I'm trying to install a package that has been removed from my Ubuntu release (17.10). Specifically, I'm trying to install libpng12-dev, which is a dependency of another program I'm trying to install, very similar to what this question asks about.
As discussed in that question, I can manually install the package pretty easily, but using a package manager is the preferred way to install packages, which I agree with.
sudo add-apt-repository "deb http://mirrors.kernel.org/ubuntu/pool/main/libp/libpng/ xenial main"
apt-get update gives me this error:
The repository 'http://mirrors.kernel.org/ubuntu/pool/main/libp/libpng xenial Release' does not have a Release file.
I'm not sure what's wrong, or if something like this can even work.
Using apt (or other package managers), is there a proper way to install packages from previous Ubuntu releases like this? I realize that compatibility and stability become suspect when doing this, but I'd still like a semi-clean way of doing it.
Note that I'm looking for a general answer for previous release packages, not just libpng.
Partial solution while writing this question
On the libpng12-dev package page, within the "links for libpng12-dev" section, "download source package" subsection, there is a link for the package description. On a hunch, I removed the file name from the link address, which allowed me to browse the archive and figure out a few conventions.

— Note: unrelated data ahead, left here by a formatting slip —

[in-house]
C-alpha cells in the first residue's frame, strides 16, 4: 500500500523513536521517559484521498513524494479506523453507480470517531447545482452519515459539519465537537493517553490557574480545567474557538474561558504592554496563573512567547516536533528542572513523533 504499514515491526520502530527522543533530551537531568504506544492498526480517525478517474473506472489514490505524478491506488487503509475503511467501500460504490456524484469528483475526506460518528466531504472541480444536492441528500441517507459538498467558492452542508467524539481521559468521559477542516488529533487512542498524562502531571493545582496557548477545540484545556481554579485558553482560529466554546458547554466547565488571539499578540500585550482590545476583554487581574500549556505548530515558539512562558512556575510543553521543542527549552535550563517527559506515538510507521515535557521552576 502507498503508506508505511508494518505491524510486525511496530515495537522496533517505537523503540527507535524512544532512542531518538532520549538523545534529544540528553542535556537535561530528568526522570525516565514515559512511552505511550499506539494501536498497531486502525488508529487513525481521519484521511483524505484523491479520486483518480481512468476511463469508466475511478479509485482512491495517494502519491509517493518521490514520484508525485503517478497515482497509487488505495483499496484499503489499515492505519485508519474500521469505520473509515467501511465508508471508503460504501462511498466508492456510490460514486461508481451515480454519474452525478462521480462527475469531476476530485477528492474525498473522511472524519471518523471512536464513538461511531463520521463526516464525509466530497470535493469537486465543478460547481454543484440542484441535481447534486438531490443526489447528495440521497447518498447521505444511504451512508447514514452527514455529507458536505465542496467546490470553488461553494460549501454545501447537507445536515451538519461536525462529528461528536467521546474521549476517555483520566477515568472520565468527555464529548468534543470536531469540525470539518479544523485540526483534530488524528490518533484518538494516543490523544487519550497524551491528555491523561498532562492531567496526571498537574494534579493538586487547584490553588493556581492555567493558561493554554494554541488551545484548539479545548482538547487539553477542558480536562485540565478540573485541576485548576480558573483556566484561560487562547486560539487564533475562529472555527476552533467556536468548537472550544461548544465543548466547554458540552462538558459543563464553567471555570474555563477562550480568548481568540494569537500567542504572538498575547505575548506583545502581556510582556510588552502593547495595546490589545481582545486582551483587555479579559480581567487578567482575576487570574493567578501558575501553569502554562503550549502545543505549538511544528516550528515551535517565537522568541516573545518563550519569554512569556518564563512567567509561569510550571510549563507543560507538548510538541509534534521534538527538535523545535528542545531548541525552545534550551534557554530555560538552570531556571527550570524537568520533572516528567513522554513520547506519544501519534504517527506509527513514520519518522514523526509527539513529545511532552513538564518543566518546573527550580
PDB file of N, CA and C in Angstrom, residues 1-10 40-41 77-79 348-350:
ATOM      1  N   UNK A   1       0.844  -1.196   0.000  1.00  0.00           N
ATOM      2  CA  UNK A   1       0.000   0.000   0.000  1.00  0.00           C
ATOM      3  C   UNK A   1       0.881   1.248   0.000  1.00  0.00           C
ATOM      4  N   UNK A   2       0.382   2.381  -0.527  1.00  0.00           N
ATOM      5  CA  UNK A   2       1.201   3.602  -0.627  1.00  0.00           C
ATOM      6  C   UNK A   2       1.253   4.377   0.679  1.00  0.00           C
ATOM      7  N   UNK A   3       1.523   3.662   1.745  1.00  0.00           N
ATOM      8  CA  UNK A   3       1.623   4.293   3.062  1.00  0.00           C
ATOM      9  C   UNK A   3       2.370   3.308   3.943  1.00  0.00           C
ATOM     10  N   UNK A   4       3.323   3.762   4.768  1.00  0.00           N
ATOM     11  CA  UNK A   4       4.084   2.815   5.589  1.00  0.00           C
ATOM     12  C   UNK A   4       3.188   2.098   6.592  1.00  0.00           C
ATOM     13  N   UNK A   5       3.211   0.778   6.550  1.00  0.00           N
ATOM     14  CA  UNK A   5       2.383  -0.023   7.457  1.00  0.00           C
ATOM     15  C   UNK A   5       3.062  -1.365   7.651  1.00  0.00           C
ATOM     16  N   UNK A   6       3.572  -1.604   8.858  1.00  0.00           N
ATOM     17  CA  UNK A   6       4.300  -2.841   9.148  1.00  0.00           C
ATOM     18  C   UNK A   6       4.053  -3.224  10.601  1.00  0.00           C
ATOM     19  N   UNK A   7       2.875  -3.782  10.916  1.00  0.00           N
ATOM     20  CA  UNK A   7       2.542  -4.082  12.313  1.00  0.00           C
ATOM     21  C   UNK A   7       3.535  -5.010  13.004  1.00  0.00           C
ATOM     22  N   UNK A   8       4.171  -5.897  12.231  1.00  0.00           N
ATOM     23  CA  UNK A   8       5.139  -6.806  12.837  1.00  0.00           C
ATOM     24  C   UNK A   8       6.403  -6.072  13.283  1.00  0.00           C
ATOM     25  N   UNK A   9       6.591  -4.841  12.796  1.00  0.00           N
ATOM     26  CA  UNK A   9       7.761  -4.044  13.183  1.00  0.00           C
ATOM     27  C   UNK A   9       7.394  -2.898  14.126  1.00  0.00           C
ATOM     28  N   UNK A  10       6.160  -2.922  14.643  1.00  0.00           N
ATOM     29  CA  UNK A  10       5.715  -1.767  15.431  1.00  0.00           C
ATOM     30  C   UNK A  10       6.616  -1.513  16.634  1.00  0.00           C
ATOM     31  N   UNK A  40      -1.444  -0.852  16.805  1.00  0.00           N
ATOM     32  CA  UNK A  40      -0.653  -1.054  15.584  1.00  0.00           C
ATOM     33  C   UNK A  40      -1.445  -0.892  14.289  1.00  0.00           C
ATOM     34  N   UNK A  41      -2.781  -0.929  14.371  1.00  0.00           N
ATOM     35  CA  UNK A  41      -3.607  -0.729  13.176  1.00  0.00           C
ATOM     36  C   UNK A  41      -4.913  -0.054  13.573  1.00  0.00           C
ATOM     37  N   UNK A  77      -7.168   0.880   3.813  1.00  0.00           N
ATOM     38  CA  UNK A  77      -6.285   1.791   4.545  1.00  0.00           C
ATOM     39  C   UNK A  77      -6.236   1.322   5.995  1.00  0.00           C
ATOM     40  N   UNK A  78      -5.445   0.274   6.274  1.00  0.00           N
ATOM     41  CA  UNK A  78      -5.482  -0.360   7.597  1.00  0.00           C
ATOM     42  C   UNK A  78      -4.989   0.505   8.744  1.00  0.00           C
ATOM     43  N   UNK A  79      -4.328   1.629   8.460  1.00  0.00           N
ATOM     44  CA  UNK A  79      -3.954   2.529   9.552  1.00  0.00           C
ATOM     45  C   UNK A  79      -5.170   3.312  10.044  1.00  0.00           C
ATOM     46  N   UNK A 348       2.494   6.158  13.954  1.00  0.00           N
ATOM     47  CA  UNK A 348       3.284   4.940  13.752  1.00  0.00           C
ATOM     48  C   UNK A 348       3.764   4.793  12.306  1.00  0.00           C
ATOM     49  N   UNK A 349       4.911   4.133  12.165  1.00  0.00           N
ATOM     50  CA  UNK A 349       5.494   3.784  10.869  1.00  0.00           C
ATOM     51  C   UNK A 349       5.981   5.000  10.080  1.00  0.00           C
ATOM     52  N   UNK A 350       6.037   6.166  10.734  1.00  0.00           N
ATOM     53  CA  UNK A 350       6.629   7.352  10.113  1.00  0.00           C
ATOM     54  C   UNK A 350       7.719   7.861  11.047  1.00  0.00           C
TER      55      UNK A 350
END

It turns out I was over-specifying the site URL, and I only needed the
http://site.domain/ubuntu/ portion of the URL. The remainder is resolved by supplying the Ubuntu release name (xenial), category (main), and package in
So instead, I should have done:
sudo add-apt-repository "deb http://mirrors.kernel.org/ubuntu/ xenial main" sudo apt-get update sudo apt-get install libpng12-dev
I'm not sure how hacky this is as a solution. I feel like building/installing from source is a more robust way of dealing with older packages, but I'm not sure if that's true, nor how to do it.
Now that I somewhat know what I'm looking at, this answer regarding PPAs seems to support that this is, in fact, a good way of adding previous release packages.
If there's a better way, I'd sure like to know.